CASA of the Coastal Bend
Advocating for Children in Nueces, Aransas and San Patricio Counties
In 1977, a Seattle juvenile court judge concerned about making drastic decisions with insufficient information conceived the idea of citizen volunteers speaking up for the best interests of abused and neglected children in the courtroom. From that first program has grown a network of nearly 1,000 CASA and guardian ad litem programs that are recruiting, training and supporting volunteers in 49 states and the District of Columbia.
in 1991, CASA of Nueces County was established. Ten years later, CASA expanded to cover Aransas and San Patricio counties to become CASA of the Coastal Bend. There are currently have 82 volunteers that serve 193 children in care. Our vision is a community where every child has a voice in court through a CASA volunteer.
By: Cheryl Reed
When I first met John he was 12 years old and had just entered foster care. He and his four siblings had been homeless. He and his twin took turns taking care of the two youngest so that each could go to school every other day.
While in state care, John was moved 15 times in two years. A child used to no rules was forced into strange houses, three hospitals, emergency care facilities and residential treatment centers in five different cities.
John watched as his siblings found permanent homes: An aunt took custody of his older brother and twin sister, but not him. His little sister and brother were adopted. But not John. A foster home where he and his younger siblings were placed kept his siblings but told CPS to pick John up. Relatives promised to visit but didn’t. A foster dad kept him two days and returned him….
John carried my crumpled CASA business card in his back pocket. When I visited him, he would retrieve it and proudly tell me, “I still have your card.” I was the only continuity in his life as I consistently and adamantly advocated for him.
While I struggled to find permanency for John, he deteriorated, growing angry, combative and aggressive. He broke his own arm hitting a wall. He was put on five medications. He saw bugs in his food and heard voices. He refused to eat.
After exhausting possibility after possibility for permanency, John finally got the home he deserved. Rafaela, his great aunt, wanted to be his mother. Single, working full time, she already had three children. But John needed her and that was enough. John was taken off all medications save one, and his once slim frame bloomed with a healthy 30 pound gain. Rafaela says that to this day she has never been called to the school concerning any aggressive behavior.
It has been almost four years since the close of this case and just last week I saw John and he told me a secret. He has a special box where he keeps his most treasured things. In it is a crumpled CASA business card. The same one that I gave him six years ago….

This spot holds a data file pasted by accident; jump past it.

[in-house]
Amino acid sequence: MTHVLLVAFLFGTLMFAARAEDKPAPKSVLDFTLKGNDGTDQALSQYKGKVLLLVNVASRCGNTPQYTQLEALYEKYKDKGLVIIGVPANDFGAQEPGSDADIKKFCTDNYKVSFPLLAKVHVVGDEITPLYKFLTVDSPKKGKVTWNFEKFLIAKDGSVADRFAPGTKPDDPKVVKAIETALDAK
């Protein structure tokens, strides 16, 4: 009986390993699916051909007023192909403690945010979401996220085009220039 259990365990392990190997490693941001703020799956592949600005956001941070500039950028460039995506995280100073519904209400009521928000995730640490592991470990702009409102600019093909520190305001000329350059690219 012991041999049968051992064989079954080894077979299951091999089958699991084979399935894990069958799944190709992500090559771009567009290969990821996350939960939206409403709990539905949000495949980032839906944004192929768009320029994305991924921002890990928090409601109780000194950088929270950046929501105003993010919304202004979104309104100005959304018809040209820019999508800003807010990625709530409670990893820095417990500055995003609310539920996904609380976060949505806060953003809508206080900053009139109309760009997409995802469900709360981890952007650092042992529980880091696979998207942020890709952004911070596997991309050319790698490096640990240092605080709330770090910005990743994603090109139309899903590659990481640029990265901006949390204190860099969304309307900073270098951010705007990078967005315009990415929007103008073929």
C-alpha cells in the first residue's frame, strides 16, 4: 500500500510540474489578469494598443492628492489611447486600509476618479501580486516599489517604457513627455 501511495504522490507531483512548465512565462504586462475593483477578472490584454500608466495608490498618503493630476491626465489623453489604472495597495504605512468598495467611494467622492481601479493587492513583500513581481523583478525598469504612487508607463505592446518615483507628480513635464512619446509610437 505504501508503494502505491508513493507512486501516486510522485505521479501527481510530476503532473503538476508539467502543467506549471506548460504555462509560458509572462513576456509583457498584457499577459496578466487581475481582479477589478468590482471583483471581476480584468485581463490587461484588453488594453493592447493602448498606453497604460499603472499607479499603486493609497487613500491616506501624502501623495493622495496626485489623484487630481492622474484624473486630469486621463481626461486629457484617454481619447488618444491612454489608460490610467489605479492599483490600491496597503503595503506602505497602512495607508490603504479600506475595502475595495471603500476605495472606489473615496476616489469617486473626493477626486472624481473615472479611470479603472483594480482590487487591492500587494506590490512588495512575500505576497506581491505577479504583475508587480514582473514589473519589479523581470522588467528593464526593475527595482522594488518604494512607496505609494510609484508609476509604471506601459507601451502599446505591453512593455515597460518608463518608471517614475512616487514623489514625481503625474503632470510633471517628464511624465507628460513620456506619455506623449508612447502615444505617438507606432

For children in foster care, the ability to form lasting connections with other people is often a challenge. Children who have been neglected and/or abused undergo profound stress that affects their developing view of the world. For the children served by CASA volunteers, the world may represent nothing but chaos and danger, such that they must remain always on guard and ready to respond to threat. Although such hypervigilance and preparedness for battle enabled survival when needed, it tends to become a hindrance in environments where threat is only perceived and acts as a barrier to connecting with others. For any adult to parent any child, the child must trust that adult to be able to protect and take control when necessary. The child who has not been nurtured learns to survive on his/her own and often believes that adults exist just to make survival more difficult.
The nature of the foster care system often reinforces that the world contains nothing but threat and that everyone must fight to survive from one minute to the next. Regardless of the conditions children are removed from, they typically enter foster care with fear and are primed to react accordingly. Thus, every new face encountered poses risk and every adult is plotting some form of harm. For everyone involved with that chronically terrified child, there is the task of building trust. For the foster child whose placement is changing frequently, there are few consistent people in whom to develop trust.
Learning to trust others is fundamental to survival in our society. The CASA volunteer frequently becomes the most consistent person in that child’s life and thus, the person able to foster trust.